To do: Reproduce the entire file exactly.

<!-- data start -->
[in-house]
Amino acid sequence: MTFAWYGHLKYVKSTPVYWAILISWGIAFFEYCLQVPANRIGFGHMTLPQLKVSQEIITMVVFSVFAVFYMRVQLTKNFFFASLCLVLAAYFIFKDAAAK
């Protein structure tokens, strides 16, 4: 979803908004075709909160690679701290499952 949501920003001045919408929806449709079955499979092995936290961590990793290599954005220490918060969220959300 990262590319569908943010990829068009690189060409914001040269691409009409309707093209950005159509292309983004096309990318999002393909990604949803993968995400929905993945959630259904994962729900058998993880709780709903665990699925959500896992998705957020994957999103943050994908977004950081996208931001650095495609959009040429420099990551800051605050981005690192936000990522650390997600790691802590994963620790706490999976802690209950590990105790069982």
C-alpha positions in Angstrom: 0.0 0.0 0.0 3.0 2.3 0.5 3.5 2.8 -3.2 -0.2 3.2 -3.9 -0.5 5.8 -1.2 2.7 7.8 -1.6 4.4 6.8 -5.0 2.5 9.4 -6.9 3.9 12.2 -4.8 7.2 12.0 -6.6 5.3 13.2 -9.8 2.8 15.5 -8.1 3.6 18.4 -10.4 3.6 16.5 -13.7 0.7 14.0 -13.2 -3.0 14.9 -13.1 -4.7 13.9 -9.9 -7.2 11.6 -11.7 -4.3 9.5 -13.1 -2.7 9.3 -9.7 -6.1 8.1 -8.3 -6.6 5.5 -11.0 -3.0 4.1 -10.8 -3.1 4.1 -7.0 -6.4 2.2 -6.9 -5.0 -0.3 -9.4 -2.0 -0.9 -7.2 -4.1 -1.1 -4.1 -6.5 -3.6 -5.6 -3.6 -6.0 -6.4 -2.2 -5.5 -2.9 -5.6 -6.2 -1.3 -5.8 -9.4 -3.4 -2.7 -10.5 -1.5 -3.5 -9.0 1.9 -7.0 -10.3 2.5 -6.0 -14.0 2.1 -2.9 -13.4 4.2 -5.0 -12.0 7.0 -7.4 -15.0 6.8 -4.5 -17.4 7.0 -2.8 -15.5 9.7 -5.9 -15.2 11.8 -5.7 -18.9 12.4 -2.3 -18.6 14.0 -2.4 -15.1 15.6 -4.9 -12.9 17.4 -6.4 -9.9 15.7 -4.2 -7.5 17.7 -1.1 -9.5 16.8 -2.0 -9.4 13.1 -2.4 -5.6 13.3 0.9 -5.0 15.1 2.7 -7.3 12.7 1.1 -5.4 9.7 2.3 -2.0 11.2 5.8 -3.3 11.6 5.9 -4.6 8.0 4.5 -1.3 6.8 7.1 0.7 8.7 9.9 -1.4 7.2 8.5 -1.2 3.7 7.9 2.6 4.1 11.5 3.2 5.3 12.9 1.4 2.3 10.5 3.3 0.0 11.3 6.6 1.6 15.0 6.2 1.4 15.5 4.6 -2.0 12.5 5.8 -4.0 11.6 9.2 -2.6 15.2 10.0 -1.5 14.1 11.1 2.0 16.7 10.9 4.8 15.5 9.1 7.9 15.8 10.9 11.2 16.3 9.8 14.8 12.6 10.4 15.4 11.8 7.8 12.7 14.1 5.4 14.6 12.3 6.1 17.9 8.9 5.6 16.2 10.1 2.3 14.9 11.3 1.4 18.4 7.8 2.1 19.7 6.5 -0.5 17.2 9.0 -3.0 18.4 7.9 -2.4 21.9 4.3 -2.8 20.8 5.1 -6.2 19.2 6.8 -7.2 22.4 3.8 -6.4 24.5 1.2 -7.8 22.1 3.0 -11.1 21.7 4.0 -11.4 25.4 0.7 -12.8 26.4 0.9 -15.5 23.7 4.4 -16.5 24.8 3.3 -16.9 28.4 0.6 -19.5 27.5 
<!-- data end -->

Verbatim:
[in-house]
Amino acid sequence: MTFAWYGHLKYVKSTPVYWAILISWGIAFFEYCLQVPANRIGFGHMTLPQLKVSQEIITMVVFSVFAVFYMRVQLTKNFFFASLCLVLAAYFIFKDAAAK
């Protein structure tokens, strides 16, 4: 979803908004075709909160690679701290499952 949501920003001045919408929806449709079955499979092995936290961590990793290599954005220490918060969220959300 990262590319569908943010990829068009690189060409914001040269691409009409309707093209950005159509292309983004096309990318999002393909990604949803993968995400929905993945959630259904994962729900058998993880709780709903665990699925959500896992998705957020994957999103943050994908977004950081996208931001650095495609959009040429420099990551800051605050981005690192936000990522650390997600790691802590994963620790706490999976802690209950590990105790069982």
C-alpha positions in Angstrom: 0.0 0.0 0.0 3.0 2.3 0.5 3.5 2.8 -3.2 -0.2 3.2 -3.9 -0.5 5.8 -1.2 2.7 7.8 -1.6 4.4 6.8 -5.0 2.5 9.4 -6.9 3.9 12.2 -4.8 7.2 12.0 -6.6 5.3 13.2 -9.8 2.8 15.5 -8.1 3.6 18.4 -10.4 3.6 16.5 -13.7 0.7 14.0 -13.2 -3.0 14.9 -13.1 -4.7 13.9 -9.9 -7.2 11.6 -11.7 -4.3 9.5 -13.1 -2.7 9.3 -9.7 -6.1 8.1 -8.3 -6.6 5.5 -11.0 -3.0 4.1 -10.8 -3.1 4.1 -7.0 -6.4 2.2 -6.9 -5.0 -0.3 -9.4 -2.0 -0.9 -7.2 -4.1 -1.1 -4.1 -6.5 -3.6 -5.6 -3.6 -6.0 -6.4 -2.2 -5.5 -2.9 -5.6 -6.2 -1.3 -5.8 -9.4 -3.4 -2.7 -10.5 -1.5 -3.5 -9.0 1.9 -7.0 -10.3 2.5 -6.0 -14.0 2.1 -2.9 -13.4 4.2 -5.0 -12.0 7.0 -7.4 -15.0 6.8 -4.5 -17.4 7.0 -2.8 -15.5 9.7 -5.9 -15.2 11.8 -5.7 -18.9 12.4 -2.3 -18.6 14.0 -2.4 -15.1 15.6 -4.9 -12.9 17.4 -6.4 -9.9 15.7 -4.2 -7.5 17.7 -1.1 -9.5 16.8 -2.0 -9.4 13.1 -2.4 -5.6 13.3 0.9 -5.0 15.1 2.7 -7.3 12.7 1.1 -5.4 9.7 2.3 -2.0 11.2 5.8 -3.3 11.6 5.9 -4.6 8.0 4.5 -1.3 6.8 7.1 0.7 8.7 9.9 -1.4 7.2 8.5 -1.2 3.7 7.9 2.6 4.1 11.5 3.2 5.3 12.9 1.4 2.3 10.5 3.3 0.0 11.3 6.6 1.6 15.0 6.2 1.4 15.5 4.6 -2.0 12.5 5.8 -4.0 11.6 9.2 -2.6 15.2 10.0 -1.5 14.1 11.1 2.0 16.7 10.9 4.8 15.5 9.1 7.9 15.8 10.9 11.2 16.3 9.8 14.8 12.6 10.4 15.4 11.8 7.8 12.7 14.1 5.4 14.6 12.3 6.1 17.9 8.9 5.6 16.2 10.1 2.3 14.9 11.3 1.4 18.4 7.8 2.1 19.7 6.5 -0.5 17.2 9.0 -3.0 18.4 7.9 -2.4 21.9 4.3 -2.8 20.8 5.1 -6.2 19.2 6.8 -7.2 22.4 3.8 -6.4 24.5 1.2 -7.8 22.1 3.0 -11.1 21.7 4.0 -11.4 25.4 0.7 -12.8 26.4 0.9 -15.5 23.7 4.4 -16.5 24.8 3.3 -16.9 28.4 0.6 -19.5 27.5 